Mr Trask

@sltrask

Microsoft Edges closer to forcing users to use just one browser. Theirs.

As a fledgling web developer back at the turn of the century, I worked at a major telecoms company in London. The machine I used in the year 2001 was an 800 Mhz Pentium, running Windows 95, and the browser war back then was between Internet Explorer, and Netscape Navigator. Even then the browser of choice for web developers, and many casual users, was Netscape. For me the reason was that the first web browser I had ever used was X-Mosaic on a Sun SPARCstation, and given that Marc Andreessen had then moved on from Mosaic to Netscape, I had a certain degree of customer loyalty. More importantly, Netscape just…worked better. For me, and for many others, Netscape beat IE into a distant second.

However, Microsoft woke up to the fact that the Internet might just be an interesting technological development, and in 1995 Bill Gates ordered a full-scale assault on Netscape Navigator. The assault was abetted in no small measure by the fact that IE shipped with the Windows 95 OS, and it therefore became the de facto browsing software for the millions of users who bought Windows operating systems. For those who were not around then, let me outline this here — the practice was outrageous, monopolising, and subject to a colossal anti-trust lawsuit that at one point threatened to actually formally split the mega-corporation of Microsoft into constituent elements. By the time I was developing websites in 2001, the case had been tentatively settled, but the tech backlash to such practices ultimately led to a whole raft of other browsers coming to the fore, including Opera, Google Chrome (ouch) and, of course, the phoenix from the ashes of Navigator in the form of Firefox.

This historical background only serves to increase my dismay when I read that Microsoft are going down a similar route now. In a Windows Insider release note dated from 16th March, alongside codecs like HEVC and tweaks to Windows Defender, is the announcement of a change where “links clicked on within the Windows Mail app will open in Microsoft Edge, which provides the best, most secure and consistent experience on Windows 10 and across your devices.” According to the Guardian, the mail links will default to opening in Edge, thus ignoring any other default apps or browsers.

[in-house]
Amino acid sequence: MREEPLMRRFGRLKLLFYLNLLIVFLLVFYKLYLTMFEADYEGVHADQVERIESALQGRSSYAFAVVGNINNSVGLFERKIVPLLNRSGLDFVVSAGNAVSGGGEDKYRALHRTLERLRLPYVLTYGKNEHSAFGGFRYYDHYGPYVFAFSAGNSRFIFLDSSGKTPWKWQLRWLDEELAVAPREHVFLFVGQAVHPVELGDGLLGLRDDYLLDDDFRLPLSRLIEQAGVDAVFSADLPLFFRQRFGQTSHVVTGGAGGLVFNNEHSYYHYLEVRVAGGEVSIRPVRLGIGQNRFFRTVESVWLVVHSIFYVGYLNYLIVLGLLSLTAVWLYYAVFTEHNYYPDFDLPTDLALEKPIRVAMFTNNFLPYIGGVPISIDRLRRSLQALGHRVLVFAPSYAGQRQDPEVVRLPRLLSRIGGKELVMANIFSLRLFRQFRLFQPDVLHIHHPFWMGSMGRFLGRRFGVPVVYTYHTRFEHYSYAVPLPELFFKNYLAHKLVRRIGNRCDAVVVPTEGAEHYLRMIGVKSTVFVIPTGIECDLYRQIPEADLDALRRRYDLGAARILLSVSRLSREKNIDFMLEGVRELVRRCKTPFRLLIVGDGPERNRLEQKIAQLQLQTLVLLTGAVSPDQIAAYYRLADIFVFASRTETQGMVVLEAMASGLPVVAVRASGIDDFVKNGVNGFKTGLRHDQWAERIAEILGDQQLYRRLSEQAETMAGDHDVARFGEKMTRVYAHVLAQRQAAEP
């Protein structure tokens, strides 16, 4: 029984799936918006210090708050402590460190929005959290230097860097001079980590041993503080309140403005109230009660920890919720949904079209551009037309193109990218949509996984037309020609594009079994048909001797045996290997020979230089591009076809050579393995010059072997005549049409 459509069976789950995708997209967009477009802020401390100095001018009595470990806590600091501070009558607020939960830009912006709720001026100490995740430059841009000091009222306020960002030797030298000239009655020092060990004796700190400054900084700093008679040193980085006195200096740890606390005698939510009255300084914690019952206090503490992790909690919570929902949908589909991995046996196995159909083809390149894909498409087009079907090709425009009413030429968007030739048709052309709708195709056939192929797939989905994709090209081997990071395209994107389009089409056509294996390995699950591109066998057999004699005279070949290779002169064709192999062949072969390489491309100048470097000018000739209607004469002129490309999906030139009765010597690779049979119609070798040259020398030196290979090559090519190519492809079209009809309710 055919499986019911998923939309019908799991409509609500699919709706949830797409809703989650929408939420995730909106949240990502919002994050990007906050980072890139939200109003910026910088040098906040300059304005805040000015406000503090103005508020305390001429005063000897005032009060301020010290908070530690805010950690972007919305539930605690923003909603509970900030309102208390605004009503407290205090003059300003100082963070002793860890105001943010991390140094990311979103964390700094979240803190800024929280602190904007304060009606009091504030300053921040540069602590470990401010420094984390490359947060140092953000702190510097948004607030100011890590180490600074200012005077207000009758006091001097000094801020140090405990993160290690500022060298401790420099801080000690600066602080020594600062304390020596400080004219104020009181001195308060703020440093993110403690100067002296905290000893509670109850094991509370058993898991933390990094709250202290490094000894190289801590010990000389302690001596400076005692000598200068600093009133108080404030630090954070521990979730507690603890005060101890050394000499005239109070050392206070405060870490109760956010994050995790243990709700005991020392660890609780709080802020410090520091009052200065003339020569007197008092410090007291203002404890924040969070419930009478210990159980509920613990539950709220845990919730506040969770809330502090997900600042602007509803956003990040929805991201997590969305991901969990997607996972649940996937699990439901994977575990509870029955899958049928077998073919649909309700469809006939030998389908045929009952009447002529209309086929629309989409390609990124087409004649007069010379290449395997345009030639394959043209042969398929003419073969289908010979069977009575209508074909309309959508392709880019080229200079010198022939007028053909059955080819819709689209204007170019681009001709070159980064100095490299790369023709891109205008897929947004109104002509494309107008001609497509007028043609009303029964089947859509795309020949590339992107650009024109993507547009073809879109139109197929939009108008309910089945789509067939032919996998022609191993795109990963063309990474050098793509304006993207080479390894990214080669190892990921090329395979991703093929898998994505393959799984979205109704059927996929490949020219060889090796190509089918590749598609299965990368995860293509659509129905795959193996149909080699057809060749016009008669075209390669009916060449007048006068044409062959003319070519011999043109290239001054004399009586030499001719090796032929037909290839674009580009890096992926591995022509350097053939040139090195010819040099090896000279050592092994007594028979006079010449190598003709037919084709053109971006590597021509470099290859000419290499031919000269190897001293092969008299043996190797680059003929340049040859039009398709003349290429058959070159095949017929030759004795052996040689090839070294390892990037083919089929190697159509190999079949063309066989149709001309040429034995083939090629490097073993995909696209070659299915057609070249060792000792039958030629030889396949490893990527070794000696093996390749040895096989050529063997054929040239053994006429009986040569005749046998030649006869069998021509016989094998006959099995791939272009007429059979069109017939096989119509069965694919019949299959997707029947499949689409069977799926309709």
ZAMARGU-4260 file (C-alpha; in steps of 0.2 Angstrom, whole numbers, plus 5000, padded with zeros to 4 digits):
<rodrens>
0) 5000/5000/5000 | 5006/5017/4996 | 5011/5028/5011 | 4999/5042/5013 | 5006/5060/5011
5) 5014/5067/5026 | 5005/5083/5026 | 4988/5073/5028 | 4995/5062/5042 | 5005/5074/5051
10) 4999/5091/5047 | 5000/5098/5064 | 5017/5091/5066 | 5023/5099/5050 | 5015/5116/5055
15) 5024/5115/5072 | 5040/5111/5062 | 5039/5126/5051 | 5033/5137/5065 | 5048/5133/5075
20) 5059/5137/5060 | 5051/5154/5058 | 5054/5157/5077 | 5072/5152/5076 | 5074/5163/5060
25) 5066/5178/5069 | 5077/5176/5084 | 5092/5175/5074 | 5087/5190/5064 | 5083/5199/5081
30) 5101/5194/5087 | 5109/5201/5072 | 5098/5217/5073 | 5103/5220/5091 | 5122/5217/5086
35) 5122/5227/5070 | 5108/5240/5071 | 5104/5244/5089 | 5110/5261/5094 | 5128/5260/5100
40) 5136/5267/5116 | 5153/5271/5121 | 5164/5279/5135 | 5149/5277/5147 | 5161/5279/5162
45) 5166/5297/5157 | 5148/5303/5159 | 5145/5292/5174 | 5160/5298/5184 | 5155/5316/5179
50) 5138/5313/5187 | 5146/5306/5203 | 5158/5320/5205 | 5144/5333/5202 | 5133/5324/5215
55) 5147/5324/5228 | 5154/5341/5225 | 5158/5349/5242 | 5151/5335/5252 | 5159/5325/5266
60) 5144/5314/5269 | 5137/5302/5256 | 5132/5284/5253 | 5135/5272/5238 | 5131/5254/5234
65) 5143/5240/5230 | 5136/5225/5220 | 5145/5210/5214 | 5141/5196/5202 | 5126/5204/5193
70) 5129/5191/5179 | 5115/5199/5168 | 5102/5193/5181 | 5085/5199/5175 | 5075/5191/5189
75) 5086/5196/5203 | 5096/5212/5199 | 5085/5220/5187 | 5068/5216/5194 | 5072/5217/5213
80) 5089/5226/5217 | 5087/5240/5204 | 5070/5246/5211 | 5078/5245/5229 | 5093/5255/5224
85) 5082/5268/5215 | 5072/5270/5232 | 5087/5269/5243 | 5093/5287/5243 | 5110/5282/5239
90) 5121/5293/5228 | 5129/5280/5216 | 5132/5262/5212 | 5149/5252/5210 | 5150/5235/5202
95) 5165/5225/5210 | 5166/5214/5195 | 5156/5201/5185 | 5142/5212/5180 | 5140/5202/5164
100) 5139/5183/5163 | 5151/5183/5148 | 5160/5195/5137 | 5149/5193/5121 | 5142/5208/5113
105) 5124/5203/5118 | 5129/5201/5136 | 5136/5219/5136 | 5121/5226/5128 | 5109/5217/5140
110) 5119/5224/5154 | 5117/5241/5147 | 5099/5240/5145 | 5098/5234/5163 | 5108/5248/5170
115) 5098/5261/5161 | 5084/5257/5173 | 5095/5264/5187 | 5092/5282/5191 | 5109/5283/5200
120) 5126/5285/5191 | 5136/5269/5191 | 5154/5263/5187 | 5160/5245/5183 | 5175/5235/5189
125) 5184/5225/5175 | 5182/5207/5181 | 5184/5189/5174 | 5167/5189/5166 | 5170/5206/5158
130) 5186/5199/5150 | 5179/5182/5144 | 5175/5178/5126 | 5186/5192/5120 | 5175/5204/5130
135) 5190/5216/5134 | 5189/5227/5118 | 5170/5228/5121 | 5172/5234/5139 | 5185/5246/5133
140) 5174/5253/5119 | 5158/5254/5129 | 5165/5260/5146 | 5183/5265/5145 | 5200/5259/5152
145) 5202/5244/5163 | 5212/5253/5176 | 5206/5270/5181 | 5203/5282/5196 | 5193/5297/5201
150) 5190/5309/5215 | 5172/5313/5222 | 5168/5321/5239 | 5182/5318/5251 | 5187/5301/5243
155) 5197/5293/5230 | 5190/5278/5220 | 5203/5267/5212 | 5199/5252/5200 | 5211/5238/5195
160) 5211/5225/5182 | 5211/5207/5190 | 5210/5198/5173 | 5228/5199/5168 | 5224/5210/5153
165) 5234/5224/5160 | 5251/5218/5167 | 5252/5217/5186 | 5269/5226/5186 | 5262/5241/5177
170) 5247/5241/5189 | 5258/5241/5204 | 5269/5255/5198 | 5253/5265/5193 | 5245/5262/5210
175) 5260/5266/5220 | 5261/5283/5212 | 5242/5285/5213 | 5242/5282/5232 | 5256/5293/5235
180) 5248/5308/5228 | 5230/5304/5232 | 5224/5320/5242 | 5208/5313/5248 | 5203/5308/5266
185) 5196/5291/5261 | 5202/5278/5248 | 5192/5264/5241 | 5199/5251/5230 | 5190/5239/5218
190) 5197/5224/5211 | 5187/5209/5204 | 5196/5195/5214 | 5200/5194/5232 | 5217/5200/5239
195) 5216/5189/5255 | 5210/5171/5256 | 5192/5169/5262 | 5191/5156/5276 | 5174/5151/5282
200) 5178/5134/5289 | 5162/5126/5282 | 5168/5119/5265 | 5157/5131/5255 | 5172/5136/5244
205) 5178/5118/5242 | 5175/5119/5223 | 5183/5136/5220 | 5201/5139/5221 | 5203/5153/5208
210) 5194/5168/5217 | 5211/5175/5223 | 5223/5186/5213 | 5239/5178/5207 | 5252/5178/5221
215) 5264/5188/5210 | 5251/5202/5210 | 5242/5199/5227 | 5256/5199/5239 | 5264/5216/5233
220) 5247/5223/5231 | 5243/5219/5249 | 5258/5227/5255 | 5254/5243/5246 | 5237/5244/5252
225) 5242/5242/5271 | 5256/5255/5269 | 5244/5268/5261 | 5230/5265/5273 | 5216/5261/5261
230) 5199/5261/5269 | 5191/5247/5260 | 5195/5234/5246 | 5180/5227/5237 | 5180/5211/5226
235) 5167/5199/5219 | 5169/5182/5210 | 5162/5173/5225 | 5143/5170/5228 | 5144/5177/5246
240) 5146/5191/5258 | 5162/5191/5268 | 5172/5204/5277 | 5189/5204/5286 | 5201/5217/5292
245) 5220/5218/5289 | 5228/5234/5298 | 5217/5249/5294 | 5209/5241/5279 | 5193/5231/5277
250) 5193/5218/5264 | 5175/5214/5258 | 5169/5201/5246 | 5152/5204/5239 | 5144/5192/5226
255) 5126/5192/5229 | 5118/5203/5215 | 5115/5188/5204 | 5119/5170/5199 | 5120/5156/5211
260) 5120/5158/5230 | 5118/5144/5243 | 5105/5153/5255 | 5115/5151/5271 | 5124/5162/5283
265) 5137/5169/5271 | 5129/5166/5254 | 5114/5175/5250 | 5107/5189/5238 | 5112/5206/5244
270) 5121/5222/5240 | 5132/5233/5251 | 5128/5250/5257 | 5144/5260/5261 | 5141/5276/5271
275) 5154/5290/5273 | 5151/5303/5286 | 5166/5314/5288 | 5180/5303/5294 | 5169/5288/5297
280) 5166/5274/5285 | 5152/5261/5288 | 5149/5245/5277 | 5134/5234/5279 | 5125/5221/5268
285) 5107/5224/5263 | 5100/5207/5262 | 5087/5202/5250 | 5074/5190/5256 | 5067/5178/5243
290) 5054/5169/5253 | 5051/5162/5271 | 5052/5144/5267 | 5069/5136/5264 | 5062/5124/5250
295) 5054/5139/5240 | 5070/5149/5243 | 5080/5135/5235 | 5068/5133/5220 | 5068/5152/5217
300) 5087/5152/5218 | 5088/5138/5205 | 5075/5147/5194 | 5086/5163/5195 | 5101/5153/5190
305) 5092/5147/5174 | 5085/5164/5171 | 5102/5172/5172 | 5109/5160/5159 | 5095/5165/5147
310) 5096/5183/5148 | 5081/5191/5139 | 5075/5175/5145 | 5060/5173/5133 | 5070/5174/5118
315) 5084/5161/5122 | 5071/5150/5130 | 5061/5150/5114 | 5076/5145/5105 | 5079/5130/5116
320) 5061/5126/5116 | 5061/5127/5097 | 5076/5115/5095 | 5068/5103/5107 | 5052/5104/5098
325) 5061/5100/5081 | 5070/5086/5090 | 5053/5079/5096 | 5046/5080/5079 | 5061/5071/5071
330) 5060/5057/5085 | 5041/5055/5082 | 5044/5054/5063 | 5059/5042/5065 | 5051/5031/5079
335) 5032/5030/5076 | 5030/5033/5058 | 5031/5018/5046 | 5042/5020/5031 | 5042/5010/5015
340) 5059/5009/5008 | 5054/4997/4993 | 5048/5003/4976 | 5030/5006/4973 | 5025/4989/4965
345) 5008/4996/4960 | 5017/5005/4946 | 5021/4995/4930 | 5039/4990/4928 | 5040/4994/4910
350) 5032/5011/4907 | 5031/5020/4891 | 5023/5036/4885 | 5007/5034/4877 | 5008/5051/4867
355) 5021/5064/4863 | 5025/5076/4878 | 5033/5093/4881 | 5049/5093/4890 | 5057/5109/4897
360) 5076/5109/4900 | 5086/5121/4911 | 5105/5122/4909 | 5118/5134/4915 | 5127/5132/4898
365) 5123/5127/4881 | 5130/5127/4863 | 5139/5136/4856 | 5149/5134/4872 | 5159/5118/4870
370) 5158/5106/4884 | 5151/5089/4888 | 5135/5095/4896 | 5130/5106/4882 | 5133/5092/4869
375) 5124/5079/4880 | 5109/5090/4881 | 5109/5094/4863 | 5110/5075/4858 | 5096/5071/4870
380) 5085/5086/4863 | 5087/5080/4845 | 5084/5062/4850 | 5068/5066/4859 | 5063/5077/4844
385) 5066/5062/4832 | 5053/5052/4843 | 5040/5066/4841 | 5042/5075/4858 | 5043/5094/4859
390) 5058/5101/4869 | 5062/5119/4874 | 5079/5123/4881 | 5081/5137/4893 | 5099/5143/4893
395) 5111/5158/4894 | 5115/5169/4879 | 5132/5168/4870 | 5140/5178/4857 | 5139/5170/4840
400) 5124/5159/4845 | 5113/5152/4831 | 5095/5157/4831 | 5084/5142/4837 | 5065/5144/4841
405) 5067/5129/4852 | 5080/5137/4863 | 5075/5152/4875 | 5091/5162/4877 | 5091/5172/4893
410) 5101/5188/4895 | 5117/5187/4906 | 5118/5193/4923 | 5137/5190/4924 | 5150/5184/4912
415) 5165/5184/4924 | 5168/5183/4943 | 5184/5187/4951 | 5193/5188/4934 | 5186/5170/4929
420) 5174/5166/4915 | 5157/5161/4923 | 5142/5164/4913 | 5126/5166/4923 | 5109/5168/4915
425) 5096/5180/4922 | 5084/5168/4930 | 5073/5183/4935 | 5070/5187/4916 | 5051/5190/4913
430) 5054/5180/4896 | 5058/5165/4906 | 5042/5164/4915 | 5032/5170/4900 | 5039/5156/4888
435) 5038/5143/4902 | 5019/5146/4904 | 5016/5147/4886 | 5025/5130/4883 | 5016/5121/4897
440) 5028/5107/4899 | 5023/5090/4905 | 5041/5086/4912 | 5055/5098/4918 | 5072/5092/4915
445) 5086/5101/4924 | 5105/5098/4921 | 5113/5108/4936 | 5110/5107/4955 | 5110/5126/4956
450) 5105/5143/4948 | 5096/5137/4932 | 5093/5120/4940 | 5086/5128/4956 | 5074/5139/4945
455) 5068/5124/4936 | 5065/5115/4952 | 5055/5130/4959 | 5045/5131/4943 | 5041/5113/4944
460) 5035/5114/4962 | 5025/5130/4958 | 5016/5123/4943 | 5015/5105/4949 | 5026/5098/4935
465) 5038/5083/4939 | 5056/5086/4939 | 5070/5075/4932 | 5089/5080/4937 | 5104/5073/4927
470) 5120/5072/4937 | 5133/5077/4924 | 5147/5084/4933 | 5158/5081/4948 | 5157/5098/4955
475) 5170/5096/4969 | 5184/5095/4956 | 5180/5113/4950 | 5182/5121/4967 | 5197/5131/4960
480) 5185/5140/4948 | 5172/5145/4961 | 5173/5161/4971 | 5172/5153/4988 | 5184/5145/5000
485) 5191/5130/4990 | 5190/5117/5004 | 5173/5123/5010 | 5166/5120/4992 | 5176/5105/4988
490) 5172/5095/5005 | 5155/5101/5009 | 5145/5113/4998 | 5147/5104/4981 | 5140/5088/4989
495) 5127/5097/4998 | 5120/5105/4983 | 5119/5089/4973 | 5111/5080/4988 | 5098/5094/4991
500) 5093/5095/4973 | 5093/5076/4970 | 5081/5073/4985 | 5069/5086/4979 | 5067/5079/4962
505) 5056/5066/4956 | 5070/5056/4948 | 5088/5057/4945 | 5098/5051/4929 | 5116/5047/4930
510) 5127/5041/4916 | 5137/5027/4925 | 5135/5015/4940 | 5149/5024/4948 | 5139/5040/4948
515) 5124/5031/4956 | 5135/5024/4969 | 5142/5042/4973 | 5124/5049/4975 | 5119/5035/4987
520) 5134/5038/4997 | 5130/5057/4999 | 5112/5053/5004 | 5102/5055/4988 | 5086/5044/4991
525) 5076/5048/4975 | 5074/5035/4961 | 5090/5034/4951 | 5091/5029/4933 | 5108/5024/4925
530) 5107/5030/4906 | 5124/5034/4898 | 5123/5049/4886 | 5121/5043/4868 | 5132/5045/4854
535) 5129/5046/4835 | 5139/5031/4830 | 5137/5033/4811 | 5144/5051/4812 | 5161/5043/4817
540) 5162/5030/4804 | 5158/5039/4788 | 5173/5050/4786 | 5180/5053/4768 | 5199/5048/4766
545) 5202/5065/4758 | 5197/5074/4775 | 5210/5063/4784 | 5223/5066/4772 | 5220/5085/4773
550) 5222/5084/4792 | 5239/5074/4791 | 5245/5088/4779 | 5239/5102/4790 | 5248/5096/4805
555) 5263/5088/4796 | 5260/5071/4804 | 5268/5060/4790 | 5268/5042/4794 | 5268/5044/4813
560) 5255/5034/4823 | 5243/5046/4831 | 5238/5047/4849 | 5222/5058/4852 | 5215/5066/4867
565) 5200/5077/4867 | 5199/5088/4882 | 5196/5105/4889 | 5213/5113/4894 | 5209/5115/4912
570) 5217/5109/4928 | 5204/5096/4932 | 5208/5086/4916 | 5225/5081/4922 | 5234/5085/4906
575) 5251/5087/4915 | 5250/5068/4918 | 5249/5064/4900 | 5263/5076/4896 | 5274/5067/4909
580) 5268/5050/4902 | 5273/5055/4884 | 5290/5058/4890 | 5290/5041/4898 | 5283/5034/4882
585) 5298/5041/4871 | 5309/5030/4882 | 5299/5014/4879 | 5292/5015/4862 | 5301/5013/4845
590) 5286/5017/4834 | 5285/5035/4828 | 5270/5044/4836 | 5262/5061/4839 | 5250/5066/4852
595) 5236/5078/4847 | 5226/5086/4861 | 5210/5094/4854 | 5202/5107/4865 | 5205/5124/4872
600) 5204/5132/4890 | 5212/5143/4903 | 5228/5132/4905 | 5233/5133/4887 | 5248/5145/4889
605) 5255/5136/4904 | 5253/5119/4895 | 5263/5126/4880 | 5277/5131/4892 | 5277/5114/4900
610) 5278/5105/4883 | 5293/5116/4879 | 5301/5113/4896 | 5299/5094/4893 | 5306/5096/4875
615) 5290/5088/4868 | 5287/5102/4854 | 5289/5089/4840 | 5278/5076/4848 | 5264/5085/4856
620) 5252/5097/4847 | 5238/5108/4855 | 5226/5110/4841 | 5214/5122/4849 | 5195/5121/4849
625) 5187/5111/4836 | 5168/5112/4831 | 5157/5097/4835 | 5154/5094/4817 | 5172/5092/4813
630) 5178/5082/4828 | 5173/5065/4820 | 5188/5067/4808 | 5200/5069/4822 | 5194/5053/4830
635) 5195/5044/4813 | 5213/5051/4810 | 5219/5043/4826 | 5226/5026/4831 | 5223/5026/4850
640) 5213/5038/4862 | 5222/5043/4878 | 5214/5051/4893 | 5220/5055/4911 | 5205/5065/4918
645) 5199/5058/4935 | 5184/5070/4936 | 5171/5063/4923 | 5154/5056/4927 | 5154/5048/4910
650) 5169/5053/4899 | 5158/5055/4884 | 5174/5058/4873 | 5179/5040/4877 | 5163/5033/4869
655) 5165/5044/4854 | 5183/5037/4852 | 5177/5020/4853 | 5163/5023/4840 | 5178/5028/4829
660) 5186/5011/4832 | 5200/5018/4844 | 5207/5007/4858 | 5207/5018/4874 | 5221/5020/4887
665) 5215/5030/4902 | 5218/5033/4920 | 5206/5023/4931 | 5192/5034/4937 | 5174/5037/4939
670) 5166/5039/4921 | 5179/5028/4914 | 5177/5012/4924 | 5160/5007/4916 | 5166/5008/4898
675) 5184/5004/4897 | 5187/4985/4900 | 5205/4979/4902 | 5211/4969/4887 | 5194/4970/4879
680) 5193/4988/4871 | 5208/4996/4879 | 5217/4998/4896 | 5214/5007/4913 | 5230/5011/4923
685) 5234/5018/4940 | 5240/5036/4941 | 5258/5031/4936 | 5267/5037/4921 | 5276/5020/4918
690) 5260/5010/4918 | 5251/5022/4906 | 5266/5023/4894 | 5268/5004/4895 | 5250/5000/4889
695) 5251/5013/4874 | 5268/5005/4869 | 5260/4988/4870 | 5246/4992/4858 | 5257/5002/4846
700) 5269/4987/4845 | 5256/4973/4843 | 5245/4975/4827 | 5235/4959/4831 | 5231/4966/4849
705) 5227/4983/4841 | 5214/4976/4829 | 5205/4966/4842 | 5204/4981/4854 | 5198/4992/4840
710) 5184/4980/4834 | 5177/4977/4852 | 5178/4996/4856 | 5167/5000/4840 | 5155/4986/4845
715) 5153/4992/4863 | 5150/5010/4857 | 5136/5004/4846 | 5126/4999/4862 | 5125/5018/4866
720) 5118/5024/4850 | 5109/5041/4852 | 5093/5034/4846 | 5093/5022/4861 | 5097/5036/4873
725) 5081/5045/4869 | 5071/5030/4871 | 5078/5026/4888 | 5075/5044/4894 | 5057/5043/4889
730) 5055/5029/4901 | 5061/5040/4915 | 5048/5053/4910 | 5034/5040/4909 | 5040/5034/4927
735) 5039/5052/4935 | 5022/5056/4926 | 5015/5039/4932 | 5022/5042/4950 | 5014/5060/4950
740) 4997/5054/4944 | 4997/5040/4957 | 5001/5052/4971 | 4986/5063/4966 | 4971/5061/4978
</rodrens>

The historical battle of the browsers, and the proliferation of free productivity apps, leads me to conclude that the majority of users tend to want free choice over which services are opened in which particular item of software. Edge has something akin to 4% market share. Firefox has three times more, and Chrome bats everybody out of the virtual water with 67% of the market. The consumer has already chosen. Microsoft’s incredibly aggressive pushing of the original IE did work, but its consequences were chastening for Microsoft itself, and you would have thought that they had learned their lesson.

So, really, Microsoft, think again. With your browser war history, anti-trust lawsuits, and standing in the tech community, just don’t. Let other browsers open mail within their own platforms, and pour your resources and talent and time into creating a browser that is really slim, speedy and functional. The way Google Chrome used to be.

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